Tuesday, July 23, 2013

Starting To Put The Pieces Together

Please meet my new friend, Sheila Nichols of South Africa. Sheila is a mosaic artist whom I found on the internet. I asked if I could come to visit when I was in Durban. She said sure and so with the help of Ruth Ann and her zippy little white car we drove on the "wrong" side of the road out to a beautiful area and Sheila's home and studio. Must say I am so grateful for Ruth Ann's ability to drive like the British or rather, Africans.

Sheila has a beautiful home in an old and wooded setting next to homes that have been in the family for many years. It is truly an artists dream home. The center of her home is her studio which welcomes students to create in a beautiful nurturing environment with her master tutorage.

It was fun to walk through her garden and home listening to how she made this and that and how she would tell us, "well I would get started on that project, but I just can not seem to finish" or "I bought many of those to mosaic and I only made one" or "I am not a good business person, I do not know how to market that". Typical words for all of us artists....the creative flow has a mind of its own and we can not control it. We get inspired and we are sure we will make 10 of them "and then I can sell them!" And you know what? The pieces sit in the box while you move on to the next thing....Typical, typical..... And if we can stop expecting anything different than this we are happy with the flow as you go......so I felt her to be a kindred spirit.

Going outside of the city of Durban showed me a different view of living here. Being in Sheila's home I felt more comfortable and familiar. Even though there were still all of the gated homes and security measures there were trees, outside living and space to breathe. It was a relief to me. After this visit we went to "have tea" with friends of Ruth Ann's not far down the road. I was very excited to see another home of "whites". It has become so clear to me the great differences in being black and white in this society. It is very pronounced. Remember the end of apartheid was only 20 years ago and the divisions and differences between the groups of people who live here are still pronounced.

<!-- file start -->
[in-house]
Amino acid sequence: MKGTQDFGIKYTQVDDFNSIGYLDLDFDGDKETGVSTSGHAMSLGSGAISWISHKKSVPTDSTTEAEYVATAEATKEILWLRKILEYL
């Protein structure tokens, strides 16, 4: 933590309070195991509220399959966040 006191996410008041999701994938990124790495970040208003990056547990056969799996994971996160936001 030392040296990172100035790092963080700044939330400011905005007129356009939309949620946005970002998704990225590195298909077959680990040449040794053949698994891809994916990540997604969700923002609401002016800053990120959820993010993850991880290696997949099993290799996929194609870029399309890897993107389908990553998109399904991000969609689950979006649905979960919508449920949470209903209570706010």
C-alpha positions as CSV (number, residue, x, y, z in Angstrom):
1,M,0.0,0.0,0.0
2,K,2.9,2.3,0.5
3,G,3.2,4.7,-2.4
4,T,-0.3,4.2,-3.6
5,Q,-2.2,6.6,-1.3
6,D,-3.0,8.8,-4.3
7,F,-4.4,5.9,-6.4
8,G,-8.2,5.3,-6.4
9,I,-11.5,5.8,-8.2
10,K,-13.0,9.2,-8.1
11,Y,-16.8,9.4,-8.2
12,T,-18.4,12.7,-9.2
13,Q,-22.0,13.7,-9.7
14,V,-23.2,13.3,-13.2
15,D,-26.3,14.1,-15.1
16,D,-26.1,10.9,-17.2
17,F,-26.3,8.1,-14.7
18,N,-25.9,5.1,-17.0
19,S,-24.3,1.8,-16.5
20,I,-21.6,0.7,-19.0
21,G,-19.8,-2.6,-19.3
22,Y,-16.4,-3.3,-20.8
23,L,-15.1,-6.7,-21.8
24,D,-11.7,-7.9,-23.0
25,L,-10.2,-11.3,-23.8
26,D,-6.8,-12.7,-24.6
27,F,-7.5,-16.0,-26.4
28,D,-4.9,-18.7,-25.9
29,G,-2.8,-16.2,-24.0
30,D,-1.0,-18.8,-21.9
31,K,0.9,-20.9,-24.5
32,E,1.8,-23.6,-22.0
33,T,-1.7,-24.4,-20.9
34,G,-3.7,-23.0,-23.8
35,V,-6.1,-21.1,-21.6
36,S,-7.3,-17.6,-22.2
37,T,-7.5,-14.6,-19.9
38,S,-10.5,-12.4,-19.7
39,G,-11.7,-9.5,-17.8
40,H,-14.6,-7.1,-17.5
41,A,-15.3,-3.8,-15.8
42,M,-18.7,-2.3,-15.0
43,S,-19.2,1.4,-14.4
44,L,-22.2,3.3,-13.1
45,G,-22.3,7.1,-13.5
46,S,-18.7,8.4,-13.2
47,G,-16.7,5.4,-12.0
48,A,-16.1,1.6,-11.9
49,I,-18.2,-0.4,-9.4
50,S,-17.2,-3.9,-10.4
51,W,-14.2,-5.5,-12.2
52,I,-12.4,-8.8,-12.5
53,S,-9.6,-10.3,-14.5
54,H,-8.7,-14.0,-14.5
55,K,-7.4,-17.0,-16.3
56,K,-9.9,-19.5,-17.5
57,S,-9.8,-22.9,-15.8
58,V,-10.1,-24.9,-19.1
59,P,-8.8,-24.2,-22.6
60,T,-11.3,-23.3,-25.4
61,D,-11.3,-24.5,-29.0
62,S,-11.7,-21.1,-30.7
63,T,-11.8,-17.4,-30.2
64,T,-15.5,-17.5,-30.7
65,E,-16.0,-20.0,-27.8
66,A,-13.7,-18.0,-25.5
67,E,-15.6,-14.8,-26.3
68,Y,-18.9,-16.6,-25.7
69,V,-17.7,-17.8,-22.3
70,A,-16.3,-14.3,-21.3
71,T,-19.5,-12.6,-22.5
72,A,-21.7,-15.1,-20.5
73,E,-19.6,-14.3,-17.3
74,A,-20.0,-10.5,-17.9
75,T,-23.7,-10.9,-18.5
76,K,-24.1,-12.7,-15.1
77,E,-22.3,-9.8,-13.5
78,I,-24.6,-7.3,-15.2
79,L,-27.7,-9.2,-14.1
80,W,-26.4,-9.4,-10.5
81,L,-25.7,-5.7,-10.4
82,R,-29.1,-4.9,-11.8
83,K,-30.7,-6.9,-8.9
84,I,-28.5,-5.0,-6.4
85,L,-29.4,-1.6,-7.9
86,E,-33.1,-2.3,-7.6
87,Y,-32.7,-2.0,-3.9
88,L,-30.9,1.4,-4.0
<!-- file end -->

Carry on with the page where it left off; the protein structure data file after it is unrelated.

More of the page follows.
When we arrived at their home the ladies were celebrating the royal baby born this morning. They were excited and toasting with champagne. On the table were pots of hot water and tea, and cakes. Lovely. I was introduced and it was fun to meet these warm women with strong British accents and ties. The home was in another beautiful country setting and was charming. I also found it to be so terribly charming that they all seemed to love facebook. They all wanted to become friends on FB and we exchanged names and ways to get in touch. They were very interested in the World Transplant Games and some had read about it in the paper. Anna, you have a cheering section now here waiting for your arrival.

Two of the ladies has recently taken a mosaic class which lead us to one more mosaic stop......

Then we were off to touch the other side.....the piece of this puzzle that is so different than this one with educated, refined tea drinking lovely ladies.....the side where the HIV and AIDS resides. Ruth Ann took me to a place that helps women with HIV and AIDS through selling their crafts. I bought a few of their beaded crafts and could feel how different this slice of South African life is.

Standing at the entrance of this center is a tree that is colorfully dressed with a crocheted jacket covering its bark and climbing its limbs. Beautiful. The women came together to learn to crochet and make squares to add to this tree afgan as a fundraiser for the center. People sponsored yarn squares and tree limbs to raise needed funds. This is called "yarn bombing" and it is becoming popular around the world. I have seen it in Livermore and it is such a surprising sight to see when you have the treat to visit a tree dressed in this way.......

Next on up the road still in the wealthier part of town we had lunch at at cafe that over looks the 1000 Hills. This is an area where many of the blacks live in government housing. Ruth Ann took me for a short ride into this area so that I could see where they lived and how different this life style was. She has promised me a closer look tomorrow. So now I am beginning to put the pieces together of what life is like here in South Africa....so very different than at home.


  1. Just read your whole blog, very interesting to see my home country from your point of view! Will definitely meet you at the WTG, am a friend of Anna's!

    1. Thanks Alice....so looking forward to meeting you. It will be a very exciting week. Interesting and very different to be here. Can not wait to see some animals. See you very soon and good luck to you in all your competitions...I know Anna is so excited to see you in person.


  2. Very beautiful Mosaic you have created. I am speechless after seeing this amazing mosaics.
    mosaic south africa